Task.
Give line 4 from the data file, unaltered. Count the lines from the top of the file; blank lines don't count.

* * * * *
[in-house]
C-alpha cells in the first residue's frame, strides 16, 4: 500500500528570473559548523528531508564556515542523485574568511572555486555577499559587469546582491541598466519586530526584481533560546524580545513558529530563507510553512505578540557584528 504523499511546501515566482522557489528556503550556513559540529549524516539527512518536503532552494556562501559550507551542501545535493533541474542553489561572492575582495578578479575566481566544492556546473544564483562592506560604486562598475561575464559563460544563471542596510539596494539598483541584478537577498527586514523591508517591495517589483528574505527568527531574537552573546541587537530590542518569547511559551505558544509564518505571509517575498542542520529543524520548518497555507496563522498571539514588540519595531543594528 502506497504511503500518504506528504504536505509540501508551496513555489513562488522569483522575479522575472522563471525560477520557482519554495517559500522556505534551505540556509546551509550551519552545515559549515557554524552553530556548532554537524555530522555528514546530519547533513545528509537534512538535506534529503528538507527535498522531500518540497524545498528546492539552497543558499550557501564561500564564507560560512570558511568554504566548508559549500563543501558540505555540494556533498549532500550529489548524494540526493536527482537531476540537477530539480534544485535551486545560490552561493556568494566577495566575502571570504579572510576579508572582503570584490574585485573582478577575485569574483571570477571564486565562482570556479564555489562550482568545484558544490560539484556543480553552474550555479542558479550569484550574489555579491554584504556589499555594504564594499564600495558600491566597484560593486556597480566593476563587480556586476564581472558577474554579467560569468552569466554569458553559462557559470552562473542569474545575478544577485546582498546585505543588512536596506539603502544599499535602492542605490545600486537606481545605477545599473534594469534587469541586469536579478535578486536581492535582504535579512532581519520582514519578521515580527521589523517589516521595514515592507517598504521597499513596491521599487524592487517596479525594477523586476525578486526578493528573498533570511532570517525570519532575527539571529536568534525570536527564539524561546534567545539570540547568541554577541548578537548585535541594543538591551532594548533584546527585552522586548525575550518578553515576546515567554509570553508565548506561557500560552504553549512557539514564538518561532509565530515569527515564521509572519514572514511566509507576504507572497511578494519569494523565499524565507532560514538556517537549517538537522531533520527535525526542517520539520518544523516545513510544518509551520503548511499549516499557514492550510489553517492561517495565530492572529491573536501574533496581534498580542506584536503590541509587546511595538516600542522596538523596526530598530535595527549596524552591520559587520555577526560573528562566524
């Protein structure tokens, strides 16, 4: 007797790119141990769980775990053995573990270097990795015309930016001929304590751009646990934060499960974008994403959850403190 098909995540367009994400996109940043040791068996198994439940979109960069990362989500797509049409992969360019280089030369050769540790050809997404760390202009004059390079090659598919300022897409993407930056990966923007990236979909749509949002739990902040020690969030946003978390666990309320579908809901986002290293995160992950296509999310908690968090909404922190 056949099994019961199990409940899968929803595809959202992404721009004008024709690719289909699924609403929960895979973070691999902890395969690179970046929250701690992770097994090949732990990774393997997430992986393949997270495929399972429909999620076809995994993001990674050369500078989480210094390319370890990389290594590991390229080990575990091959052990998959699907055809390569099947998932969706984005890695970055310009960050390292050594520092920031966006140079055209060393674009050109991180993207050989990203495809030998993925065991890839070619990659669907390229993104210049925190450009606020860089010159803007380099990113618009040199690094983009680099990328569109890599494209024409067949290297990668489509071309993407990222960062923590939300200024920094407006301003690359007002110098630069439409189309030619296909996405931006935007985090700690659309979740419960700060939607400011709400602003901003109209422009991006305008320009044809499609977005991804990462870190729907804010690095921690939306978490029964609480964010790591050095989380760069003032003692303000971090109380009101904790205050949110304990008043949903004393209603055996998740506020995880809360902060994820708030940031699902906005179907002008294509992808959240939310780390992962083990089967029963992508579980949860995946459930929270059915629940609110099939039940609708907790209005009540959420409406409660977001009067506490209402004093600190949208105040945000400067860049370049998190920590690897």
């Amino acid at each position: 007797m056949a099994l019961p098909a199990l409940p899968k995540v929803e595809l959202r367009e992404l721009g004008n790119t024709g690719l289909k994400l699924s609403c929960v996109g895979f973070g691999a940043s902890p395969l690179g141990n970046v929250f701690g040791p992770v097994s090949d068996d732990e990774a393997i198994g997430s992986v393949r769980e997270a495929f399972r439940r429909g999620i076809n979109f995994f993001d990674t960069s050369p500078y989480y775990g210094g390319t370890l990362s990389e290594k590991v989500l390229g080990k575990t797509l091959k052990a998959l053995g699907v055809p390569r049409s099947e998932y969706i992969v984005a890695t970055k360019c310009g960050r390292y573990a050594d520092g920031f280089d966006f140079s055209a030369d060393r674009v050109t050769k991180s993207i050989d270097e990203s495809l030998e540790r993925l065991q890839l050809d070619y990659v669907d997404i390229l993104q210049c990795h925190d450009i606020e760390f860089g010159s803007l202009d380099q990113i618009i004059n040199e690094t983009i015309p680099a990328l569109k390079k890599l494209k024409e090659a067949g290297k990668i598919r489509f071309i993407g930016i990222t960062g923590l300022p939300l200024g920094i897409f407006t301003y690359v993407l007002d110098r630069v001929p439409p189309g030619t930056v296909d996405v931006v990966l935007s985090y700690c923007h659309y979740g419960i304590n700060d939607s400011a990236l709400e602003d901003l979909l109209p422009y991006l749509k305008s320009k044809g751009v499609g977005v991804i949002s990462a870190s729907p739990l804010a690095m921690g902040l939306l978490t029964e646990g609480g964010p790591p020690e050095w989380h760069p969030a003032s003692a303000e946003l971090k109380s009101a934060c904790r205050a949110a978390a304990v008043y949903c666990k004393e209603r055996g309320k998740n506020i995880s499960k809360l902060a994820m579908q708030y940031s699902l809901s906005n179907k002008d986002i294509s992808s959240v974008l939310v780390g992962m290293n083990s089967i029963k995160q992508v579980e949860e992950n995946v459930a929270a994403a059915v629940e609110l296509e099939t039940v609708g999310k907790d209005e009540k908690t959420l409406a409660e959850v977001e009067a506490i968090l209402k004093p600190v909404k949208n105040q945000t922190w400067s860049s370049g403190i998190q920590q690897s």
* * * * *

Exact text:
């Amino acid at each position: 007797m056949a099994l019961p098909a199990l409940p899968k995540v929803e595809l959202r367009e992404l721009g004008n790119t024709g690719l289909k994400l699924s609403c929960v996109g895979f973070g691999a940043s902890p395969l690179g141990n970046v929250f701690g040791p992770v097994s090949d068996d732990e990774a393997i198994g997430s992986v393949r769980e997270a495929f399972r439940r429909g999620i076809n979109f995994f993001d990674t960069s050369p500078y989480y775990g210094g390319t370890l990362s990389e290594k590991v989500l390229g080990k575990t797509l091959k052990a998959l053995g699907v055809p390569r049409s099947e998932y969706i992969v984005a890695t970055k360019c310009g960050r390292y573990a050594d520092g920031f280089d966006f140079s055209a030369d060393r674009v050109t050769k991180s993207i050989d270097e990203s495809l030998e540790r993925l065991q890839l050809d070619y990659v669907d997404i390229l993104q210049c990795h925190d450009i606020e760390f860089g010159s803007l202009d380099q990113i618009i004059n040199e690094t983009i015309p680099a990328l569109k390079k890599l494209k024409e090659a067949g290297k990668i598919r489509f071309i993407g930016i990222t960062g923590l300022p939300l200024g920094i897409f407006t301003y690359v993407l007002d110098r630069v001929p439409p189309g030619t930056v296909d996405v931006v990966l935007s985090y700690c923007h659309y979740g419960i304590n700060d939607s400011a990236l709400e602003d901003l979909l109209p422009y991006l749509k305008s320009k044809g751009v499609g977005v991804i949002s990462a870190s729907p739990l804010a690095m921690g902040l939306l978490t029964e646990g609480g964010p790591p020690e050095w989380h760069p969030a003032s003692a303000e946003l971090k109380s009101a934060c904790r205050a949110a978390a304990v008043y949903c666990k004393e209603r055996g309320k998740n506020i995880s499960k809360l902060a994820m579908q708030y940031s699902l809901s906005n179907k002008d986002i294509s992808s959240v974008l939310v780390g992962m290293n083990s089967i029963k995160q992508v579980e949860e992950n995946v459930a929270a994403a059915v629940e609110l296509e099939t039940v609708g999310k907790d209005e009540k908690t959420l409406a409660e959850v977001e009067a506490i968090l209402k004093p600190v909404k949208n105040q945000t922190w400067s860049s370049g403190i998190q920590q690897s």